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Xi’s Saudi visit a sign of China’s growing influence in the Middle East

Posted By on December 13, 2022 @ 14:30

As Pax Americana has eroded in the Middle East over the years, Beijing has been availed of a unique opportunity to expand its influence in the region. China has grown in stature as not only a reliable and lucrative economic and trade partner but also a potential regional power balancer and security provider. President Xi Jinping’s visit last week to Saudi Arabia, where he was very warmly welcomed, essentially cemented a serious challenge to the United States on yet another front.

China’s involvement in the Middle East is not new. It has been nurturing good relations with the region’s main actors ever since the Iranian revolution of 1978–79 that toppled the Shah’s pro-Western monarchy and replaced it with the anti-US Islamic government of the monarch’s key religious-political opponent, Ayatollah Ruhollah Khomeini.

Beijing was the first cab off the rank to recognise Iran’s Islamic regime as a favourable revolutionary event. Bilateral ties rapidly grew to include Beijing’s help to Tehran with its nuclear program for peaceful purposes and selling arms to it. China imported large quantities of Iranian oil, meeting 11% of its annual national need by 2011. With China–US rivalry sharpening, Sino-Iranian economic, trade and military relations deepened after Xi launched his Belt and Road Initiative in 2013, with Iran assuming an important link in the initiative’s Silk Road component.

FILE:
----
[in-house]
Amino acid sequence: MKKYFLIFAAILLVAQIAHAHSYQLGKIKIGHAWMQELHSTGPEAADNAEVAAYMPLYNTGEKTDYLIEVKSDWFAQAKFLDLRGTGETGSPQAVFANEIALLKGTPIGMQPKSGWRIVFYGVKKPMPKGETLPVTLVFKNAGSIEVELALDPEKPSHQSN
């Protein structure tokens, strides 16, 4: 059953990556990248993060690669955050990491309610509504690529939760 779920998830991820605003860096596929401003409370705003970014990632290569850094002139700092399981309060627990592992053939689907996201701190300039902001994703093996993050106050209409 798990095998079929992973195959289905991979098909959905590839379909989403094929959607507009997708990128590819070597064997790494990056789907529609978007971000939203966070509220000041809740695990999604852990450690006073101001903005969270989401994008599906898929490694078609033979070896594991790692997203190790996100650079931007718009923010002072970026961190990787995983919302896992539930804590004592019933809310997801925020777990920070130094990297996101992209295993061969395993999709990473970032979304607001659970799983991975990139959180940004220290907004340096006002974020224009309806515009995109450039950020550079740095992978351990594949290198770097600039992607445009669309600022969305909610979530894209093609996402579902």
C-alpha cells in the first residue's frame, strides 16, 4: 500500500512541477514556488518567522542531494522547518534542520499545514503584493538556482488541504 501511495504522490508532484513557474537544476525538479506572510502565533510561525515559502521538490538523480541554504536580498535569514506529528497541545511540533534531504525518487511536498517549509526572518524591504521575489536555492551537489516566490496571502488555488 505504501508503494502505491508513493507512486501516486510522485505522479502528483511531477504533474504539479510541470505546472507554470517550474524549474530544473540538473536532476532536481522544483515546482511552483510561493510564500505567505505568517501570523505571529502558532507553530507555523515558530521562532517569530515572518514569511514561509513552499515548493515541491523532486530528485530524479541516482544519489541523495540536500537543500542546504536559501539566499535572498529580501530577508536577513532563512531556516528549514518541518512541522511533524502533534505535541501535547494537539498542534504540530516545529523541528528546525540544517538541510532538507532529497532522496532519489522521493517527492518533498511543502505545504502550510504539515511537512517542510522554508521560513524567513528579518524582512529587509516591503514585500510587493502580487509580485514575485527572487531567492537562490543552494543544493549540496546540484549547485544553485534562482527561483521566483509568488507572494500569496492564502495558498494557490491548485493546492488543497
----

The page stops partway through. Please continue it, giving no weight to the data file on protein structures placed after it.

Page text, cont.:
The relationship peaked with Xi’s visit to Tehran in January 2016, when his Iranian counterpart, President Hassan Rouhani, announced that the two sides planned to build economic ties worth up to US$600 billion. The March 2021 signing of the 25-year Iran–China Cooperation Agreement, involving large-scale Chinese investment in Iran’s infrastructural and industrial development as well as a military and intelligence partnership, marked another milestone. The US’s severe sanctions against Iran have done little to deter Beijing from persistently upgrading relations with the Islamic republic. This, plus the Iran–Russia axis, has proved instrumental in enabling Tehran to stand up to the US and two regional rivals, Saudi Arabia and Israel.

Yet Beijing has sought to balance its relations with Iran by also developing close ties with the country’s regional adversaries. While having forged intelligence and military cooperation with Israel (America’s key strategic partner in the region), it has wooed Saudi Arabia as its main oil supplier and a lucrative economic and trade partner.

Although the US has been Saudi Arabia’s main security provider since 1945 in return for an uninterrupted supply of oil, the Washington–Riyadh relationship has not always followed a steady trajectory. It has experienced several low periods, especially since the 11 September 2001 al-Qaeda terror attacks on the US, most of whose executors came from Saudi Arabia. American criticisms of the Saudi autocracy have alerted Riyadh for some time to the need to secure stronger leverage vis-à-vis the US.